The old story

old Cranham

The death of a child – in theatre – is tragedy. The decline of a parent, perplexity. Most western theatregoers don’t live in melodrama, but in the mess of every day, inching forward in anxiety. Theatre can offer the consolation of an underexplored situation being known: it’s something to be seen. Three times recently I’ve wandered out of the theatre almost in a daze, hollowed out by productions … [Read more...]

Trouble in mind

Woolf 2

Woolf Works How do you dance consciousness? The play of thought, memory, imagination? Maybe you find someone who explored how to write thought – to put the process of reflection and remembering, how they scud and deepen and feel, into words. That writer might be Virginia Woolf. Woolf Works, Wayne McGregor’s exceptional new piece – his first full-length for the Royal Ballet, where he is … [Read more...]

Election night at the theatre

UK_Polling_Booth_2011

You might as well spend the evening of a national election at the National Theatre: it should be, among other things, somewhere where a nation can speak to itself. So that’s where I went. Rufus Norris’ first programme as artistic director offers a spread of voices arguing about how humans should act towards each other: environmentally (Everyman), maritally (The Beaux’ Stratagem) and … [Read more...]

Fight and flight

McQ organza

‘It’s a jungle out there.’ Alexander McQueen’s voice emerges from a garble of colleagues and observers at the beginning of Savage Beauty, the mighty survey of the fashion designer’s work at the Victoria and Albert Museum in London. Much has been made of how he designed with his sisters in mind – provoked by a need to protect them. Yes, it’s a jungle out there. But it’s also a jungle in here – in … [Read more...]

Tralalalala

Carmen Disruption Noma

What’s the most haunting moment of Carmen? The rousing toreador’s song? One of the stompy dances? Carmen’s own teasingly lush habanera? Maybe. Or maybe it’s the wordless, taunting snatch of melody with which Carmen taunts Don José – the soldier already in thrall to her, dick and epaulettes caught in a hopeless struggle. ‘Tralalalala,’ she hums, as if to herself. ‘Tralalalala.’ It the perfect, … [Read more...]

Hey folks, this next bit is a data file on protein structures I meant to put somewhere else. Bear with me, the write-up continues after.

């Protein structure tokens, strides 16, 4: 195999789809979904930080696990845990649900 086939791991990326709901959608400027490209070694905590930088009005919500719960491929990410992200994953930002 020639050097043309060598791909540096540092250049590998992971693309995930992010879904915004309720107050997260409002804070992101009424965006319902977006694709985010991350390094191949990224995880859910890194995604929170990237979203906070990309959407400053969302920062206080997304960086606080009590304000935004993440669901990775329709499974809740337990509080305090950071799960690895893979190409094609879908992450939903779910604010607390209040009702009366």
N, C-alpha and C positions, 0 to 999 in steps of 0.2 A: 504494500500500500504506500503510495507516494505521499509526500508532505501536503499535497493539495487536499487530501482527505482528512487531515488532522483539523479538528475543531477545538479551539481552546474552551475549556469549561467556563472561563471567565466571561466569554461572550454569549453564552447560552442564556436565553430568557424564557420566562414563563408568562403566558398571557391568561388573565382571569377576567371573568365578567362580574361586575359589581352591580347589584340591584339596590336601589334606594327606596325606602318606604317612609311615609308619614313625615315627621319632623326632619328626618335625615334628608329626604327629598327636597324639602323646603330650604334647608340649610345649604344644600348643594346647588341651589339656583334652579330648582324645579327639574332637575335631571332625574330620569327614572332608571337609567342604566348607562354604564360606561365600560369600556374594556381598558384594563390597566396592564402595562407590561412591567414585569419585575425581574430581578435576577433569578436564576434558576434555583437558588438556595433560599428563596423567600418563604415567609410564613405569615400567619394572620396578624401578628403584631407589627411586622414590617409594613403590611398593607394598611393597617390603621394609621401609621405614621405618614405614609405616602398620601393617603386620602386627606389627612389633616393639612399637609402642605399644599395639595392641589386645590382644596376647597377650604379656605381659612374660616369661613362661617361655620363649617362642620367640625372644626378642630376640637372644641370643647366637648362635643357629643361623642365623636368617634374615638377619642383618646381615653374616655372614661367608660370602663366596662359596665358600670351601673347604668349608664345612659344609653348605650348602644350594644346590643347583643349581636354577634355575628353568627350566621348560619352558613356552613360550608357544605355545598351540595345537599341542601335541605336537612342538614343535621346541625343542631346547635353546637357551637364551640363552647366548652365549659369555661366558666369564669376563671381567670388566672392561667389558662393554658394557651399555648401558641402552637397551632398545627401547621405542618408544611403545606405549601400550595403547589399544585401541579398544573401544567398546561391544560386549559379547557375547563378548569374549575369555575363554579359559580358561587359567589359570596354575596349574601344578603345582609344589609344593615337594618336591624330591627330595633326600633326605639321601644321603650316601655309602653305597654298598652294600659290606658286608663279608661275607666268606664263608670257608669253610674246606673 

Almost invisible

Punchdrunk lexfirebird

It has taken me a while to work out why I often have a problem with immersive theatre. In theory, it’s marvellous – upending the staid conventions of bourgeois propriety, escaping the proscenium’s gilt and plush, the middle class’s guilt and hush. Opening the theatre to the world. Letting the world into the theatre. Yep to all that. That’s not my problem. The problem is that, once you let in … [Read more...]

Don’t mention the war

fGebirge-bound-sitting-lady_1000

How much should we talk about history when we talk about Pina Bausch? Audiences respond to the late choreographer's elemental themes, but Bausch’s angst was not only existential, but also historic. Sexual politics were an abiding theme in her work, and the pummelling conflict between men and women is the livid matter of much of her dance. But it also figures much more than this – and the 1984 … [Read more...]

Suicide watch

BrokenH-masque

Someone starves to death, another stage manages his own execution. A person falls victim to a booby-trapped chair. And someone dies, as it says on the playbill, of a broken heart. John Ford’s The Broken Heart (c1629-33), in a rare revival from Shakespeare’s Globe, sounds sensational. And of course it is. But it is also unlike more familiar Jacobean tragedies – it’s even quite distinct from … [Read more...]

He got game

Game Keith Pattison

Who is Mike Bartlett? Is the writer of sawn-off theatrical shooters like Cock and Bull actually the author of the decade-straddling Earthquakes in London and Love Love Love, let alone the teasing pageant King Charles III? Will the real Bartletts stand up? Bartlett’s two most recent plays suggest the borders of his territory. Bull (premiered at the Sheffield Crucible Studio and transferred to … [Read more...]

Comfort break

Fever

I’m not bad people. At least, I’m not rich people, which is almost the same thing, isn’t it? As the oligarchs colonise London, carving out home cinemas and swimming pools beneath its streets, even to bumble along in shabby-chic daze seems virtuous. The Fever blasted a hole in that particular ship of fools. In Wallace Shawn’s 1990 monologue, recently performed by Tobias Menzies with superbly … [Read more...]